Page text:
Munich (Germany): US Secretary of State
Hillary Clinton launched a landmark nuclear arms reduction
pact with Russia today, a showpiece of Washington`s "reset" of
ties with its former Cold War enemy.
The new START nuclear arms reduction treaty officially
came into force when Clinton and Russian counterpart Sergei
Lavrov exchanged ratification documents at a security
conference in the German city of Munich.
"Today we exchange the instruments of ratification for a
treaty that lessens the nuclear danger facing the Russian and
American people and the world," Clinton said.
The chief US diplomat hailed the pact as another example
of "clear-eyed" cooperation between the two military powers,
"part of a journey we have been taking for more than 60
Lavrov told the Munich conference that the agreement
would "enhance international stability."
US Vice President Joe Biden used the same gathering of
top defence officials in 2009 to state Washington`s desire to
press the "reset" button in relations with Russia, which had
cooled under the presidency of George W. Bush.
"When it comes to the button that has worried us the most
over the years -- the one that would unleash nuclear
destruction -- today we take another step to ensure that it
will never be pushed," Clinton said.
The US administration has touted the new Strategic Arms
Reduction Treaty as a key element in improving ties with
Moscow as well as a major step in US President Barack Obama`s
vision of a world free of atomic weapons.
The pact slashes existing warhead ceilings by 30 percent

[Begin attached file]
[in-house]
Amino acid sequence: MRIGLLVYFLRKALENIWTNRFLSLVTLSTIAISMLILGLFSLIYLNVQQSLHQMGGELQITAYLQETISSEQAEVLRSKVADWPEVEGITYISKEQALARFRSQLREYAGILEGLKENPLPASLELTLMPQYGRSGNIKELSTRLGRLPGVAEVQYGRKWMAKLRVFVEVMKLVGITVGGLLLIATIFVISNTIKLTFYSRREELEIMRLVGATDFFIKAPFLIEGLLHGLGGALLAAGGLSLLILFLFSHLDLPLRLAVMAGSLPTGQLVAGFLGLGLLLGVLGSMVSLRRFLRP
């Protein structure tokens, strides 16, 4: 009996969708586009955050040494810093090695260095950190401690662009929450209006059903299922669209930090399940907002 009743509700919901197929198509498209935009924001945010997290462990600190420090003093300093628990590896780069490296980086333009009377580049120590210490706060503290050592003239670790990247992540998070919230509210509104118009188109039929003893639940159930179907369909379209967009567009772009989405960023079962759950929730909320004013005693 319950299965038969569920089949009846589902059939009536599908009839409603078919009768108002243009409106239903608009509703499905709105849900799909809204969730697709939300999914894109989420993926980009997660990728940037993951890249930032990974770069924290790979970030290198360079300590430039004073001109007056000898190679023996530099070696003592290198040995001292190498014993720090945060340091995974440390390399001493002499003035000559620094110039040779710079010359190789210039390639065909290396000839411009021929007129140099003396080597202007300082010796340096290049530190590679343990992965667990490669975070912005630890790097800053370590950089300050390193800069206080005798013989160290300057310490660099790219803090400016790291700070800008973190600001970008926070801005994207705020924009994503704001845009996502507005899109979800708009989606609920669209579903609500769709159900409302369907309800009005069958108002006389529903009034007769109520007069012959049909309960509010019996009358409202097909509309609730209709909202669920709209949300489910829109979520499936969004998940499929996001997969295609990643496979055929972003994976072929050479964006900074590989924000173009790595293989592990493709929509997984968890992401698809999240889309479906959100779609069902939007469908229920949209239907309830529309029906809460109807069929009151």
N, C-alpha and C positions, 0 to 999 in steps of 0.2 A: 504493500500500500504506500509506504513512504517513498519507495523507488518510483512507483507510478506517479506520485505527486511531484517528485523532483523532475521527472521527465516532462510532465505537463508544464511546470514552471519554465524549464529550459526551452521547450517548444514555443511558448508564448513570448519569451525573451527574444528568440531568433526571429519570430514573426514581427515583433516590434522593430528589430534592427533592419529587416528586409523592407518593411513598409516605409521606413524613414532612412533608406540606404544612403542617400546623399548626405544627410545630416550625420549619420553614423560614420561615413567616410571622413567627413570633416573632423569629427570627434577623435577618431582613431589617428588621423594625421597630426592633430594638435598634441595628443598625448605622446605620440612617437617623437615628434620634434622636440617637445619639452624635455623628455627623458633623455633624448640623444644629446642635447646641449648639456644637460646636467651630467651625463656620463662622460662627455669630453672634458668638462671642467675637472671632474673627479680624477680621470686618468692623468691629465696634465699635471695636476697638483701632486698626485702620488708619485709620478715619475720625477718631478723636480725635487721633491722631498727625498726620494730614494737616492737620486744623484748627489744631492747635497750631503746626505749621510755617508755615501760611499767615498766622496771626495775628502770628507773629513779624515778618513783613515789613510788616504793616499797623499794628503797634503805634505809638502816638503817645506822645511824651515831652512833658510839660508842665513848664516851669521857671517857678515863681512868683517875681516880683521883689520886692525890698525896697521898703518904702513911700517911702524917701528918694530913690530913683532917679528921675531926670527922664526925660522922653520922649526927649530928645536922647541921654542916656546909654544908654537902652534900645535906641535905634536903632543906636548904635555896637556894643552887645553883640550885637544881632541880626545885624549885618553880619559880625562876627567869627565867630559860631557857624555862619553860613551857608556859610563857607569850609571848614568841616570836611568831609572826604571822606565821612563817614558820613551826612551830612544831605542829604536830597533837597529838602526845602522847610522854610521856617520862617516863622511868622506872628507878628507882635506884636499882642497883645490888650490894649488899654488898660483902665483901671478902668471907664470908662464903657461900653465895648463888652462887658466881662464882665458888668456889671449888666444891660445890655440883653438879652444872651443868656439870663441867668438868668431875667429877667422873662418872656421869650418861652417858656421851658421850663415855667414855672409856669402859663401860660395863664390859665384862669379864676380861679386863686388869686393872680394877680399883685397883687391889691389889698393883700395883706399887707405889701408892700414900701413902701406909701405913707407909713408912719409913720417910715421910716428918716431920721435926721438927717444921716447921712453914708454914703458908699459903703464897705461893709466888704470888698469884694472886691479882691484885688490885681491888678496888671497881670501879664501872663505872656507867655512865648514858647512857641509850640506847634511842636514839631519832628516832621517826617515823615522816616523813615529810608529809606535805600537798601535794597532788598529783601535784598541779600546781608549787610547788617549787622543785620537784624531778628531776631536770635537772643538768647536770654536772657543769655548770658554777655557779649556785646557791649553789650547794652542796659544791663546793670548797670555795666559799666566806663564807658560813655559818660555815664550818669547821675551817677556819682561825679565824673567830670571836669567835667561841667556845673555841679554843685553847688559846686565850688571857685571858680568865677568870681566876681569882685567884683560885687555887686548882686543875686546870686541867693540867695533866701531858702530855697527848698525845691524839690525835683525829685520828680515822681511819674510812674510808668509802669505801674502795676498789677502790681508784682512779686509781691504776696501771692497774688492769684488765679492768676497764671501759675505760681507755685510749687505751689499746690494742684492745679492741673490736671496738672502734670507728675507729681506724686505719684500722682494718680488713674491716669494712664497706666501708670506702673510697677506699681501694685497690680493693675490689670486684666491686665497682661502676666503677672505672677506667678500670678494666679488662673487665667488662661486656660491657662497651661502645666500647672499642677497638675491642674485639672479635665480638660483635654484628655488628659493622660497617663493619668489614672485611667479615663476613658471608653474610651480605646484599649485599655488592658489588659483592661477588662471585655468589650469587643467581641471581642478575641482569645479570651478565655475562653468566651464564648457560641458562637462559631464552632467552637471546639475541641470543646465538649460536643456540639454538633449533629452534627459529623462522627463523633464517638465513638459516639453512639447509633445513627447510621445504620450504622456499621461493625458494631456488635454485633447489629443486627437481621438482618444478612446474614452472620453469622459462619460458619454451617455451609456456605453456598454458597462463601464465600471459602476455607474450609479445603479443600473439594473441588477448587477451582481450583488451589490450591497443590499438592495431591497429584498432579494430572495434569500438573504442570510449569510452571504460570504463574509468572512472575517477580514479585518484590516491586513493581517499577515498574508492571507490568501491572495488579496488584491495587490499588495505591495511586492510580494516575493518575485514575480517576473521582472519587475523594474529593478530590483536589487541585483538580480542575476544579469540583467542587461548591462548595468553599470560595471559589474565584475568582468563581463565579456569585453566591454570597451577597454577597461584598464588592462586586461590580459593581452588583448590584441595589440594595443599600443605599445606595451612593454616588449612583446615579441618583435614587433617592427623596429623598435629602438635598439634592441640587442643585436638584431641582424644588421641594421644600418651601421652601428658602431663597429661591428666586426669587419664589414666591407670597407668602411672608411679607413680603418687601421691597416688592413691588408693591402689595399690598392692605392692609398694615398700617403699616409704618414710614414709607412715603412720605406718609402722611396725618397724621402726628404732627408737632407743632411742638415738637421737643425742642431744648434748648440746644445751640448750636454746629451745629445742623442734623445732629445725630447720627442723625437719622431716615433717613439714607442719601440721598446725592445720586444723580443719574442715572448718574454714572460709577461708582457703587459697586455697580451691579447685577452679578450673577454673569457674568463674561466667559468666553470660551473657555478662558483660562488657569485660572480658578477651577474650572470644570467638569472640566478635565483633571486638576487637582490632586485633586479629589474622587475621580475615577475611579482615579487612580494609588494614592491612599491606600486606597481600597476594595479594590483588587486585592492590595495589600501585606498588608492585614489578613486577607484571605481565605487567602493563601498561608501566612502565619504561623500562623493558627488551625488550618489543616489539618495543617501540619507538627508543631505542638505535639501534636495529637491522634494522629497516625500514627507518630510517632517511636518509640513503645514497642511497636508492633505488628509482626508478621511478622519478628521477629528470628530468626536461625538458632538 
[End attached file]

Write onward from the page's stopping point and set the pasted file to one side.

over the next 10 years and limits each side to 700 deployed
long-range missiles and heavy bombers.
The original 1991 pact expired at the end of 2009 amid
stark differences over how the two sides planned to proceed.
Many analysts see the new round of cuts as largely
symbolic, however, because the chances of these heavy
long-range weapons being used today are negligible.
But the pact provides an important starting point for far
more pertinent discussions concerning smaller -- but
potentially more dangerous -- nuclear weapons and other
The United States and Russia possess 90 per cent of the
world`s nuclear weapons.
Clinton said she would discuss "further arms control
issues" with Lavrov, including on stocks of short- and
medium-range missiles and non-deployed nuclear weapons.
The new START treaty will restore vital weapons
verifications procedures and require the two sides to try to
find a compromise over their diverging views on NATO`s
decision to erect a missile shield in Europe.